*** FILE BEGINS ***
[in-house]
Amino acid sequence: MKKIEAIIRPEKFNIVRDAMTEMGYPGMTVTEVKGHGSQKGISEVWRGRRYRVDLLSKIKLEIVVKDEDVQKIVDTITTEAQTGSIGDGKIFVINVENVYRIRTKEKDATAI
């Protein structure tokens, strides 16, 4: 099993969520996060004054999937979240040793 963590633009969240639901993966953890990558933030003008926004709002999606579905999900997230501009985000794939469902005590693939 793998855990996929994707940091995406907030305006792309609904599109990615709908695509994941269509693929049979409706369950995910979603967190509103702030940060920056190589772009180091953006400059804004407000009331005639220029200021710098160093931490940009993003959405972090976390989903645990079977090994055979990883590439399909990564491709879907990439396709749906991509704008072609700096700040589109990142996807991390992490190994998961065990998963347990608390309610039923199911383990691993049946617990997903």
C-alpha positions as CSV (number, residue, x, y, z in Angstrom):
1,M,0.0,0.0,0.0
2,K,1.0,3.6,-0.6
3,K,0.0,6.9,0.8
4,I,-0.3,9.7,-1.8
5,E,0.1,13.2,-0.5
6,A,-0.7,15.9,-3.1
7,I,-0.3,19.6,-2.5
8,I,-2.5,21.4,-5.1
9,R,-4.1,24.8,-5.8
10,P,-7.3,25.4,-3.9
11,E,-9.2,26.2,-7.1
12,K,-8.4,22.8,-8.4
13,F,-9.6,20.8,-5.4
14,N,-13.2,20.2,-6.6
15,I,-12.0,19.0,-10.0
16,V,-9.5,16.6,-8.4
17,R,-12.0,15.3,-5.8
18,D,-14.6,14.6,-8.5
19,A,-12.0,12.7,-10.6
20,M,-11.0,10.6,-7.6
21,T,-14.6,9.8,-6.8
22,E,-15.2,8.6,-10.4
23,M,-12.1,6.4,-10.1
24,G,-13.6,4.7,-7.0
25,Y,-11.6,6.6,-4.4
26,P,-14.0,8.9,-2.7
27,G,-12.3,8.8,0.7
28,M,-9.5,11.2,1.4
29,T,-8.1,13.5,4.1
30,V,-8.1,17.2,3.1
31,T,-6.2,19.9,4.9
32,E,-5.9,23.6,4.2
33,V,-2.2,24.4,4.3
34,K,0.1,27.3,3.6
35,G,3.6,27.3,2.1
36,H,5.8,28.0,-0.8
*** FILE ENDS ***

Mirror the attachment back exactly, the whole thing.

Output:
[in-house]
Amino acid sequence: MKKIEAIIRPEKFNIVRDAMTEMGYPGMTVTEVKGHGSQKGISEVWRGRRYRVDLLSKIKLEIVVKDEDVQKIVDTITTEAQTGSIGDGKIFVINVENVYRIRTKEKDATAI
């Protein structure tokens, strides 16, 4: 099993969520996060004054999937979240040793 963590633009969240639901993966953890990558933030003008926004709002999606579905999900997230501009985000794939469902005590693939 793998855990996929994707940091995406907030305006792309609904599109990615709908695509994941269509693929049979409706369950995910979603967190509103702030940060920056190589772009180091953006400059804004407000009331005639220029200021710098160093931490940009993003959405972090976390989903645990079977090994055979990883590439399909990564491709879907990439396709749906991509704008072609700096700040589109990142996807991390992490190994998961065990998963347990608390309610039923199911383990691993049946617990997903």
C-alpha positions as CSV (number, residue, x, y, z in Angstrom):
1,M,0.0,0.0,0.0
2,K,1.0,3.6,-0.6
3,K,0.0,6.9,0.8
4,I,-0.3,9.7,-1.8
5,E,0.1,13.2,-0.5
6,A,-0.7,15.9,-3.1
7,I,-0.3,19.6,-2.5
8,I,-2.5,21.4,-5.1
9,R,-4.1,24.8,-5.8
10,P,-7.3,25.4,-3.9
11,E,-9.2,26.2,-7.1
12,K,-8.4,22.8,-8.4
13,F,-9.6,20.8,-5.4
14,N,-13.2,20.2,-6.6
15,I,-12.0,19.0,-10.0
16,V,-9.5,16.6,-8.4
17,R,-12.0,15.3,-5.8
18,D,-14.6,14.6,-8.5
19,A,-12.0,12.7,-10.6
20,M,-11.0,10.6,-7.6
21,T,-14.6,9.8,-6.8
22,E,-15.2,8.6,-10.4
23,M,-12.1,6.4,-10.1
24,G,-13.6,4.7,-7.0
25,Y,-11.6,6.6,-4.4
26,P,-14.0,8.9,-2.7
27,G,-12.3,8.8,0.7
28,M,-9.5,11.2,1.4
29,T,-8.1,13.5,4.1
30,V,-8.1,17.2,3.1
31,T,-6.2,19.9,4.9
32,E,-5.9,23.6,4.2
33,V,-2.2,24.4,4.3
34,K,0.1,27.3,3.6
35,G,3.6,27.3,2.1
36,H,5.8,28.0,-0.8